BY DAVE HOEKSTRA AND THOMAS CONNER
Paul McCartney's long road might be winding through Wrigley Field this summer.
A source in local event production tells the Sun-Times the Cubs are angling for two concerts by the former Beatle at Wrigley Field, possibly July 31 and Aug. 1.
Neither the Cubs nor McCartney's public relations agency would confirm the dates.
"We've heard those dates, as well," said Bennett Lawson of Ald. Tom Tunney's (44th) office. "We can't confirm it. The Cubs haven't come to us with a performer or specific dates. We know they would like to do something this summer."
The Cubs are out of town July 26-Aug. 4.
"The schedule is tighter for them [this year] than in previous years," Lawson said. "They need a certain time for set up and take down and it has to be June, July or August. We still need city council approval, which can happen quickly."
Thus far, the only 2011 McCartney concert officially announced is a June 10 stop at the MGM Grand Garden Arena in Las Vegas.
McCartney is currently on tour in South America, completing another leg of his Up and Coming world tour that began last year. Many concerts on that tour have been announced piecemeal, and not always very far in advance.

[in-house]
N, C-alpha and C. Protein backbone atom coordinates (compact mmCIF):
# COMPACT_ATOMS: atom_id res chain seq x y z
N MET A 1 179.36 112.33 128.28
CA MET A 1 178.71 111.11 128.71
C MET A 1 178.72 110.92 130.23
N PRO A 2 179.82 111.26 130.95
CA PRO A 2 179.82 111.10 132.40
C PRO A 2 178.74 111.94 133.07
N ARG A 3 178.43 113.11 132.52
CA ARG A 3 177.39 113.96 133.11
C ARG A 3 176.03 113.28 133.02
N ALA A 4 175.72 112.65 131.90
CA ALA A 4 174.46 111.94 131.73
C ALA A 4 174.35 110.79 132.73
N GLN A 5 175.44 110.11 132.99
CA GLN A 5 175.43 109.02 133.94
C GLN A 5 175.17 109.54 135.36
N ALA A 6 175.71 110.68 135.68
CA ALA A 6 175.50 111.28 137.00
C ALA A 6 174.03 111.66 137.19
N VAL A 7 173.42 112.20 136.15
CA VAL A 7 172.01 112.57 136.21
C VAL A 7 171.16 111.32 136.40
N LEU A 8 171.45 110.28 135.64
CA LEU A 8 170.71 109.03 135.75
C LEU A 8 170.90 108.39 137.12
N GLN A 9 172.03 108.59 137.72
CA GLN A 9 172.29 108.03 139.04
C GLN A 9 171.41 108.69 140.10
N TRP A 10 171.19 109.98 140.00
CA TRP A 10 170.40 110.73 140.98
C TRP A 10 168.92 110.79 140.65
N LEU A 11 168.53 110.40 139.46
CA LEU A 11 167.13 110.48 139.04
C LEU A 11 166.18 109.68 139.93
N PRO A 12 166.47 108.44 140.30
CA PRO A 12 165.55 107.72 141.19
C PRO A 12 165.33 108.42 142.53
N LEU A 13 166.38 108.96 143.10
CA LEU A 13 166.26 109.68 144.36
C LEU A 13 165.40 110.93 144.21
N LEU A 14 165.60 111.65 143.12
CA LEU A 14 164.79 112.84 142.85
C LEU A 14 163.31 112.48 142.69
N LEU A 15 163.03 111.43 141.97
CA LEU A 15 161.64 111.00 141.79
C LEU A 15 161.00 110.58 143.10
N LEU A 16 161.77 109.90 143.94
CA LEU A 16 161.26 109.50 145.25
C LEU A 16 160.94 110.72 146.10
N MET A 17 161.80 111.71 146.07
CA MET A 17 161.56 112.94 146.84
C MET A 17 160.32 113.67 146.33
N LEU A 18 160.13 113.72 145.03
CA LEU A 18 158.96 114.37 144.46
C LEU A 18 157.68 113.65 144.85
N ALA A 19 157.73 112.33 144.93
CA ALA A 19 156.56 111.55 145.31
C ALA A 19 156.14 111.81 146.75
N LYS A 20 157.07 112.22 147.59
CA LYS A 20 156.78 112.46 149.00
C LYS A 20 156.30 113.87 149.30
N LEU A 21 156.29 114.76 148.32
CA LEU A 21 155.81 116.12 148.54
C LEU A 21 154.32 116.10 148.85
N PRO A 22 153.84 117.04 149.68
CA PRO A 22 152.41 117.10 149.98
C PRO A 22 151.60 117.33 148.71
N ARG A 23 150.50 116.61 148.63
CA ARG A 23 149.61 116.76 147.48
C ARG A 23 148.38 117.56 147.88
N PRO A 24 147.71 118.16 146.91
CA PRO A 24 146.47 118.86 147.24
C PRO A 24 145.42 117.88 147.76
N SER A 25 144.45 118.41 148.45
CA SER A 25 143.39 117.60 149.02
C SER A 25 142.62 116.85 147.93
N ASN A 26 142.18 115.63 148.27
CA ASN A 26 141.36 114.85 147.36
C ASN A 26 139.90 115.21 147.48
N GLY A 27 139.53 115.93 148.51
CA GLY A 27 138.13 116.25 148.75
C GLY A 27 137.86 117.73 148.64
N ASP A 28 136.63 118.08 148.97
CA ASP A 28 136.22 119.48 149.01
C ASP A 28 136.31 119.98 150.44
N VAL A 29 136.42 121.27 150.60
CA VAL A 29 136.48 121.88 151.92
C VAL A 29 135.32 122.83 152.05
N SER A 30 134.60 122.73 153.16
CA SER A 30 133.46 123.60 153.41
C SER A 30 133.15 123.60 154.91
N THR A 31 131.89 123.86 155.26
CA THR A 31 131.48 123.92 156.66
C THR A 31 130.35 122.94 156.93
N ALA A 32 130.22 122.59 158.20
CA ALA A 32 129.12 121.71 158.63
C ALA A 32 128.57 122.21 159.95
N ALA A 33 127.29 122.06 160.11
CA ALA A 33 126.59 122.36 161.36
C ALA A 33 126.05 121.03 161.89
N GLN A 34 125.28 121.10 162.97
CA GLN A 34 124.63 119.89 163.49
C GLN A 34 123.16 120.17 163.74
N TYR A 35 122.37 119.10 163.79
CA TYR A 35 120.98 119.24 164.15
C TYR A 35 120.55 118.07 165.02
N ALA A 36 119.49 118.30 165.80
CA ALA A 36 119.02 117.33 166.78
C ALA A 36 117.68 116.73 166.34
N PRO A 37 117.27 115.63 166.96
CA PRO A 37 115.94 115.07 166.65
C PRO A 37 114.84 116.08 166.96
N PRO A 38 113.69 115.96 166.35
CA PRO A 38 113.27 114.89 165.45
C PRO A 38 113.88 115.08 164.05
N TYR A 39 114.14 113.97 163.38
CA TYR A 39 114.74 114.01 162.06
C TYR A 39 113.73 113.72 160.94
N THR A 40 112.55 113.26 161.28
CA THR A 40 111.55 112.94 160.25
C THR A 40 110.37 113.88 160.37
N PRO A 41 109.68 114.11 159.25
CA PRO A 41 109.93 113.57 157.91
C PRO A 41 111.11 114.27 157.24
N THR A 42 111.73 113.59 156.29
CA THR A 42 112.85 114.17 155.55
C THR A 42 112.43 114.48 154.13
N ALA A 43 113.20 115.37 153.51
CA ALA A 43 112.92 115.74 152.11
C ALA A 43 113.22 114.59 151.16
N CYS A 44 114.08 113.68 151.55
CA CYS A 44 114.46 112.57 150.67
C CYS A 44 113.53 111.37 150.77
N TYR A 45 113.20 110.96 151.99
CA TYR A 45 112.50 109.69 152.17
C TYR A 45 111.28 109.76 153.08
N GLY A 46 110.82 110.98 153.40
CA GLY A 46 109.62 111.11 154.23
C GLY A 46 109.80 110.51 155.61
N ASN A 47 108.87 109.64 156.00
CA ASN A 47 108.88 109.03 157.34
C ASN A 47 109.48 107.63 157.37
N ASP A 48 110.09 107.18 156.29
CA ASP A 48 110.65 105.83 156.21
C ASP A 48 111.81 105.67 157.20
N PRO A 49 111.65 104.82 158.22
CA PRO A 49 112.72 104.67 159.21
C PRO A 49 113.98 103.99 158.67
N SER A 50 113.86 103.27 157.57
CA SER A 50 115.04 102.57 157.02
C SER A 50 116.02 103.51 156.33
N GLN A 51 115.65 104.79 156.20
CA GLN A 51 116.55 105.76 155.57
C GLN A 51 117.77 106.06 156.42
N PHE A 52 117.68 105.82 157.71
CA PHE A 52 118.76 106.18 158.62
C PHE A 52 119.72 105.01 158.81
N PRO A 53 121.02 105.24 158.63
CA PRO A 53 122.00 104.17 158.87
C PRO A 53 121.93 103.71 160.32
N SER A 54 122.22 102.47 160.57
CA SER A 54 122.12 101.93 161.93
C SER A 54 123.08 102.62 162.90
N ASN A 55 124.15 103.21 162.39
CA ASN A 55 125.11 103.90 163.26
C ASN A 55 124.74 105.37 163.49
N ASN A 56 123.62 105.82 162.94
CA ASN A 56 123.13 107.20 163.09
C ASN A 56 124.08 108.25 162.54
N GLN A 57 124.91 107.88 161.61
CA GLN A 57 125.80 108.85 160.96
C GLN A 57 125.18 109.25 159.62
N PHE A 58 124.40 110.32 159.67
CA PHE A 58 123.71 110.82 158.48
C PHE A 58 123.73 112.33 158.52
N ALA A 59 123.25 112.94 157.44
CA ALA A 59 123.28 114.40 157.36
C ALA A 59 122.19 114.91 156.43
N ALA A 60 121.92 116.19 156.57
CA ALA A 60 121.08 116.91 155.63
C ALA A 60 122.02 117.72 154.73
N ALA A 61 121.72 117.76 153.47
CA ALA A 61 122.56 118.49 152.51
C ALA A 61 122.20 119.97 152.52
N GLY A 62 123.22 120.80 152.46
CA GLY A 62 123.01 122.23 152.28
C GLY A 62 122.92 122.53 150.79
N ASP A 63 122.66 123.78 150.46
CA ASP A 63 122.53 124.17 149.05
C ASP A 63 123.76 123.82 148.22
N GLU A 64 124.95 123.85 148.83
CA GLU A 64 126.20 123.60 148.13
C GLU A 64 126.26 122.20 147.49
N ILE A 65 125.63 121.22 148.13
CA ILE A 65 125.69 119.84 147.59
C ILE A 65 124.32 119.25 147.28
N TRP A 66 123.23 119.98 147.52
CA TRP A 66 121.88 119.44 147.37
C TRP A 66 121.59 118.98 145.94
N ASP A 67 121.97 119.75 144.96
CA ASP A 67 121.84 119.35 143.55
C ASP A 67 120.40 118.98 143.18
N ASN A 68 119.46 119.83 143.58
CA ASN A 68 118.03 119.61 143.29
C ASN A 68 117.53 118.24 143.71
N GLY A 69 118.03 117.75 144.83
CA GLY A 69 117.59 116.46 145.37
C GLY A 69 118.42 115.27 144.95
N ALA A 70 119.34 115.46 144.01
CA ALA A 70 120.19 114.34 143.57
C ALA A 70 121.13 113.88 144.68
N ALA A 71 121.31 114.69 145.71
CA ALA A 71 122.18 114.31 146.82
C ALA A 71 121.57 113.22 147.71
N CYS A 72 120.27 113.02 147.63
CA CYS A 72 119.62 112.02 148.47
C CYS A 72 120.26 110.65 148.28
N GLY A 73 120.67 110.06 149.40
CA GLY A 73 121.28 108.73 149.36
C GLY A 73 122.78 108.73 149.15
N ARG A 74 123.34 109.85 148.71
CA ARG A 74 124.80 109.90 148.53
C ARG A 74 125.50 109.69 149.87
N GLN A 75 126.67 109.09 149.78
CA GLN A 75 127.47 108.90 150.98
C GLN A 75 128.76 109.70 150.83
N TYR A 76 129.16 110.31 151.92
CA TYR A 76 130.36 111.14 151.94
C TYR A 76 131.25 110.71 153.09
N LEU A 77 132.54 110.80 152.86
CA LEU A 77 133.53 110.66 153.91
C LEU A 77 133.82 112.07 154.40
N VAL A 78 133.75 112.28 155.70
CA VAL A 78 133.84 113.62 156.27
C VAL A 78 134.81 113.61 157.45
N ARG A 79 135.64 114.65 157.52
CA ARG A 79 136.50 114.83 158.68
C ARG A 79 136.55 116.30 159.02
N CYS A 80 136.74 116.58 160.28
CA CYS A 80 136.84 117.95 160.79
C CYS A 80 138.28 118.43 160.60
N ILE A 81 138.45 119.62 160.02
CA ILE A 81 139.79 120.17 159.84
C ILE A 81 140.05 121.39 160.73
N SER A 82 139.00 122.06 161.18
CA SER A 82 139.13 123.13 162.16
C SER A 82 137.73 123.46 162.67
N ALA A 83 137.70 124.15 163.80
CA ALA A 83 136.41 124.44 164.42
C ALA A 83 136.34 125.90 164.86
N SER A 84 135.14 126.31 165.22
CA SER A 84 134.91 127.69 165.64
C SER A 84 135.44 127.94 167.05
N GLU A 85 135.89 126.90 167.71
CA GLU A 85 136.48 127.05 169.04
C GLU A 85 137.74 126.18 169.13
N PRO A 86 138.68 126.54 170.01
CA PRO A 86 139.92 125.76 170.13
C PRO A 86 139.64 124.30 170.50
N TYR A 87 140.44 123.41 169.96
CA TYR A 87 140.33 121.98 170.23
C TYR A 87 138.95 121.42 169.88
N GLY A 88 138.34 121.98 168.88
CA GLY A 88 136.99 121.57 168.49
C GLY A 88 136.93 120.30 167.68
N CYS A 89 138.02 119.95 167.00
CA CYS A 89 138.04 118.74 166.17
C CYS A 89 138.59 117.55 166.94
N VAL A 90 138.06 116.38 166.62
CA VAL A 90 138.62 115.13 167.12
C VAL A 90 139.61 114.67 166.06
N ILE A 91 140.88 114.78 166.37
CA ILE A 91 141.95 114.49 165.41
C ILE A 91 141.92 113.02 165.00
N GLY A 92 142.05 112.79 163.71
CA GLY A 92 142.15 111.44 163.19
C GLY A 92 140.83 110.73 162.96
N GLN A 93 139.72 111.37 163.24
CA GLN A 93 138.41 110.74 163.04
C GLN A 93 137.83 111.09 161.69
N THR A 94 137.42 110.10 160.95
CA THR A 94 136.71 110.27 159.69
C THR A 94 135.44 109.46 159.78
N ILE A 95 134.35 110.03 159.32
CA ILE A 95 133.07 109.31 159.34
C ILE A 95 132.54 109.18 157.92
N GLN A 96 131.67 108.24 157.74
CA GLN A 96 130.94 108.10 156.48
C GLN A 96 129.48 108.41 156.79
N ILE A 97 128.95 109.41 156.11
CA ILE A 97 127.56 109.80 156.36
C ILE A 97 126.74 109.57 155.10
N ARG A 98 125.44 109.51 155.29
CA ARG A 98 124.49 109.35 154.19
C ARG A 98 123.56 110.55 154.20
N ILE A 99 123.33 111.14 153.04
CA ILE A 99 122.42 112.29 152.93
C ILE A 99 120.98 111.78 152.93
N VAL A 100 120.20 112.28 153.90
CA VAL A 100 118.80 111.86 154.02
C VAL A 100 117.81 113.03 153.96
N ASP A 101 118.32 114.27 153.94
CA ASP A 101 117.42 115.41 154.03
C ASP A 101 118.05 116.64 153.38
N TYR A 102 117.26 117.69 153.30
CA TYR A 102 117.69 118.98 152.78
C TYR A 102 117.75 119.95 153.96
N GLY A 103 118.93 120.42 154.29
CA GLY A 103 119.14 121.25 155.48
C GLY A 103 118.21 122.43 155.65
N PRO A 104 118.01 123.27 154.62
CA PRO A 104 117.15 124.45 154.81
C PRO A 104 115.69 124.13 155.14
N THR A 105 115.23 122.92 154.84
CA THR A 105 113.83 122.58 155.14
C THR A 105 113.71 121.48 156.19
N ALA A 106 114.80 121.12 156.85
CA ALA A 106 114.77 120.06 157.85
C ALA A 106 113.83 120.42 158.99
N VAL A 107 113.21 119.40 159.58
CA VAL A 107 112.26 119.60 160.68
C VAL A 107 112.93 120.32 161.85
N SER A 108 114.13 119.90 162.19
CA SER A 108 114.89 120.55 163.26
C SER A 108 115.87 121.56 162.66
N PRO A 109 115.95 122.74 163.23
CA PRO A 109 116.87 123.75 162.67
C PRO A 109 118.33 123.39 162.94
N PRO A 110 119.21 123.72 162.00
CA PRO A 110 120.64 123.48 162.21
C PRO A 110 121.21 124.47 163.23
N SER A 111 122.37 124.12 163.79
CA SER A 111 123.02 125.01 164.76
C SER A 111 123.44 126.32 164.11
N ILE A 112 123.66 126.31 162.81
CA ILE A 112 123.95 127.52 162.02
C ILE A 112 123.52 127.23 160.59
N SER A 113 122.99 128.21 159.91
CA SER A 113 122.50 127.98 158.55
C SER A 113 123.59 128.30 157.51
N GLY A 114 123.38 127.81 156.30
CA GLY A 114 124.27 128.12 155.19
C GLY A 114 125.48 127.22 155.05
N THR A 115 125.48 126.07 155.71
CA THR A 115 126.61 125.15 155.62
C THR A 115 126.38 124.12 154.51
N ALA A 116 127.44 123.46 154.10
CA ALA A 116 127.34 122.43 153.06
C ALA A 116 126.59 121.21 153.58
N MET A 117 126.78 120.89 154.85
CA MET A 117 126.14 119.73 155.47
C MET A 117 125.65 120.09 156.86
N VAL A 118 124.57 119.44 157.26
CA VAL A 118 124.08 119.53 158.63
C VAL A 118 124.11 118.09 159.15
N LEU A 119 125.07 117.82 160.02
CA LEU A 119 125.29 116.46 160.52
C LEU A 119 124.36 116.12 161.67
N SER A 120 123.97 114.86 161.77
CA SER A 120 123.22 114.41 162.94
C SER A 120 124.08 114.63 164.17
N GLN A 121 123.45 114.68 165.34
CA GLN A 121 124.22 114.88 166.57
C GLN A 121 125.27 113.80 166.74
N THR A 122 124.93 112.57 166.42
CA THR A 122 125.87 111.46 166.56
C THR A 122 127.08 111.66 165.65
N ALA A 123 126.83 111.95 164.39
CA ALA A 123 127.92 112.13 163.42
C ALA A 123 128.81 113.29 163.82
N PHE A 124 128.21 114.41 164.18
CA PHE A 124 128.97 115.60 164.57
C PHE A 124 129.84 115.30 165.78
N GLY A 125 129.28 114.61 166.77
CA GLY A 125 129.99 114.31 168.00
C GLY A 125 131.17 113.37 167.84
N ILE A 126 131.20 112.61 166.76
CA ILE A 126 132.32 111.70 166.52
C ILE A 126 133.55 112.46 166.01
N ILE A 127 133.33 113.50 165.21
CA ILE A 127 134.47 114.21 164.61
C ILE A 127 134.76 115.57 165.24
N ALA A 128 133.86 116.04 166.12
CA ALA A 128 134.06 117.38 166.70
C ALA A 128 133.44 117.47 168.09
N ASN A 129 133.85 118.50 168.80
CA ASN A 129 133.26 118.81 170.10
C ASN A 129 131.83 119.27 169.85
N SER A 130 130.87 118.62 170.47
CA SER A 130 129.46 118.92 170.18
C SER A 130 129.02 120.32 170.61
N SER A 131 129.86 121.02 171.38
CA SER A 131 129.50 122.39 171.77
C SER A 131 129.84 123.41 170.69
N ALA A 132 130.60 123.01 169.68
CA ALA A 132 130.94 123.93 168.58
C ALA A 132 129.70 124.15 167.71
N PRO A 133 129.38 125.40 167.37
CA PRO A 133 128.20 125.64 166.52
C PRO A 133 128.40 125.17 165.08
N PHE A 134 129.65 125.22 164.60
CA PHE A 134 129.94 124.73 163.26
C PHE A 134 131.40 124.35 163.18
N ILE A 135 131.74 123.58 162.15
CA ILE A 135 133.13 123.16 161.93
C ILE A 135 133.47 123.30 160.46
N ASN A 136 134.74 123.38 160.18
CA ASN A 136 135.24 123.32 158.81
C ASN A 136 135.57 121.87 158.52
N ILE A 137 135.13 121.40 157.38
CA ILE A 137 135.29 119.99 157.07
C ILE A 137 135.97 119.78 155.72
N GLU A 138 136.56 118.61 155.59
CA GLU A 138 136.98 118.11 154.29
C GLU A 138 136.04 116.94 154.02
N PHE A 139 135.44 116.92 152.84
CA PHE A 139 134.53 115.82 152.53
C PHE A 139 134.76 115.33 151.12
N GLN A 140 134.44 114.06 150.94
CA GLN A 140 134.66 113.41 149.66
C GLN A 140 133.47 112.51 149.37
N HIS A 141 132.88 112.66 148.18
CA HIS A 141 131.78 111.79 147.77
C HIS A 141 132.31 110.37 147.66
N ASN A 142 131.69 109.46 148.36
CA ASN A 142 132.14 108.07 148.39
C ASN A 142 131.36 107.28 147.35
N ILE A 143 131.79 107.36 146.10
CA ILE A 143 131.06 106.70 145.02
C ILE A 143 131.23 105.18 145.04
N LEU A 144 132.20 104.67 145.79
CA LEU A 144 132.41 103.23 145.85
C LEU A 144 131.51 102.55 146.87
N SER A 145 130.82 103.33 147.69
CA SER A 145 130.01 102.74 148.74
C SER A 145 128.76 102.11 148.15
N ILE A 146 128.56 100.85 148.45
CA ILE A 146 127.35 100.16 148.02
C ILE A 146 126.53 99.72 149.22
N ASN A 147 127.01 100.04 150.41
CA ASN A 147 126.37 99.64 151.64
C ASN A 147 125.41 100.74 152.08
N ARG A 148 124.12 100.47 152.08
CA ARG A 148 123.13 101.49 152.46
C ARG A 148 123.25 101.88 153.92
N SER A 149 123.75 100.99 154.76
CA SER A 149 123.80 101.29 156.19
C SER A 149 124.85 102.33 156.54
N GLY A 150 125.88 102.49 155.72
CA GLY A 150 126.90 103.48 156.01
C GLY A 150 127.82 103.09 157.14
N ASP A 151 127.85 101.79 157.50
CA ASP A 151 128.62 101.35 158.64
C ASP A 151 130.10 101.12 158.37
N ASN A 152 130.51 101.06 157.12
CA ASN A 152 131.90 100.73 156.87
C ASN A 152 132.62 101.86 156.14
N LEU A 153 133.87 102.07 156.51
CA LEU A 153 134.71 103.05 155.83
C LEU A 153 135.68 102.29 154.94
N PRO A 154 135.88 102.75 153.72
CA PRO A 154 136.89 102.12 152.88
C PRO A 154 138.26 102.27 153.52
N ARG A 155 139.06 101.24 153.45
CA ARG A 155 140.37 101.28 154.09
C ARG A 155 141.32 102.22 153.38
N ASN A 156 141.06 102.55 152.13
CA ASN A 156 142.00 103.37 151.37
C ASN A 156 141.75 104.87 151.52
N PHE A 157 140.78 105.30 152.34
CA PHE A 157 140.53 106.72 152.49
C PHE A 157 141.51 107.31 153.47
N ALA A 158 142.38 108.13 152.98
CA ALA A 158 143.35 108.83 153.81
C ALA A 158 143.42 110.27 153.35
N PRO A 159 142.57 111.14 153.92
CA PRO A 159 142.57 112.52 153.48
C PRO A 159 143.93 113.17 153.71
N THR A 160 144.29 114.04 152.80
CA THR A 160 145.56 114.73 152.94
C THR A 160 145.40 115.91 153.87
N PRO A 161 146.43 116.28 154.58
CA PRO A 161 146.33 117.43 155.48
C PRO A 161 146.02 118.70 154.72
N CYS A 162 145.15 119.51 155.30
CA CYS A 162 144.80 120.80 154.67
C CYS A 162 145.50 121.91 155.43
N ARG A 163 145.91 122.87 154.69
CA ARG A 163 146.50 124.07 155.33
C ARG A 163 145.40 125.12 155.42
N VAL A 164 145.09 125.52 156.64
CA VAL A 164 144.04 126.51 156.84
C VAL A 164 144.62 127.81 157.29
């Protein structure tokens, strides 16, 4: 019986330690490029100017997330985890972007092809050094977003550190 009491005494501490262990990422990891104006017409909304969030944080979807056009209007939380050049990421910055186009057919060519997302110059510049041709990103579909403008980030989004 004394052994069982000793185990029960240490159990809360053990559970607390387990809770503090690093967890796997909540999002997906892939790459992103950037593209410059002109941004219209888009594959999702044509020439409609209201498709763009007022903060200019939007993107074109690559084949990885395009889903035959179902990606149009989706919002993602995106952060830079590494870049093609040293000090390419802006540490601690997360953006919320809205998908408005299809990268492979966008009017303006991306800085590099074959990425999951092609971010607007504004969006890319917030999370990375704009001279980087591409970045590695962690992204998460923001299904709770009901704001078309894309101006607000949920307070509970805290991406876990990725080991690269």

After launching concerts in the historic North Side ballpark with a Jimmy Buffett show in 2005, the Cubs agreed to schedule shows at Wrigley every other year. However, after the Police played Wrigley in 2007, programming increased with two concerts in 2009 (Elton John and Billy Joel, and Rascal Flatts) and one late last summer (the Dave Matthews Band, Sept. 17-18).
McCartney was expected to be a Wrigley performer last year. Only the Dave Matthews dates took place after an encore Elton John & Billy Joel tour collapsed in the planning stages.
McCartney was last in Chicago playing two shows, Oct. 18-19, 2005, at the United Center.
The concert would be McCartney's first stop in a Chicago baseball stadium since Aug, 20, 1965, when the Beatles played on a plywood stage set up in front of the center field scoreboard at Comiskey Park.
That stop was part of a two week tour that included gigs at the now-razed baseball stadiums Crosley Field in Cincinnati, Ohio, Busch Stadium in St. Louis, and Candlestick Park in San Francisco. A year later the Beatles appeared together for the last time at Candlestick, now the home of the San Francisco '49ers football team.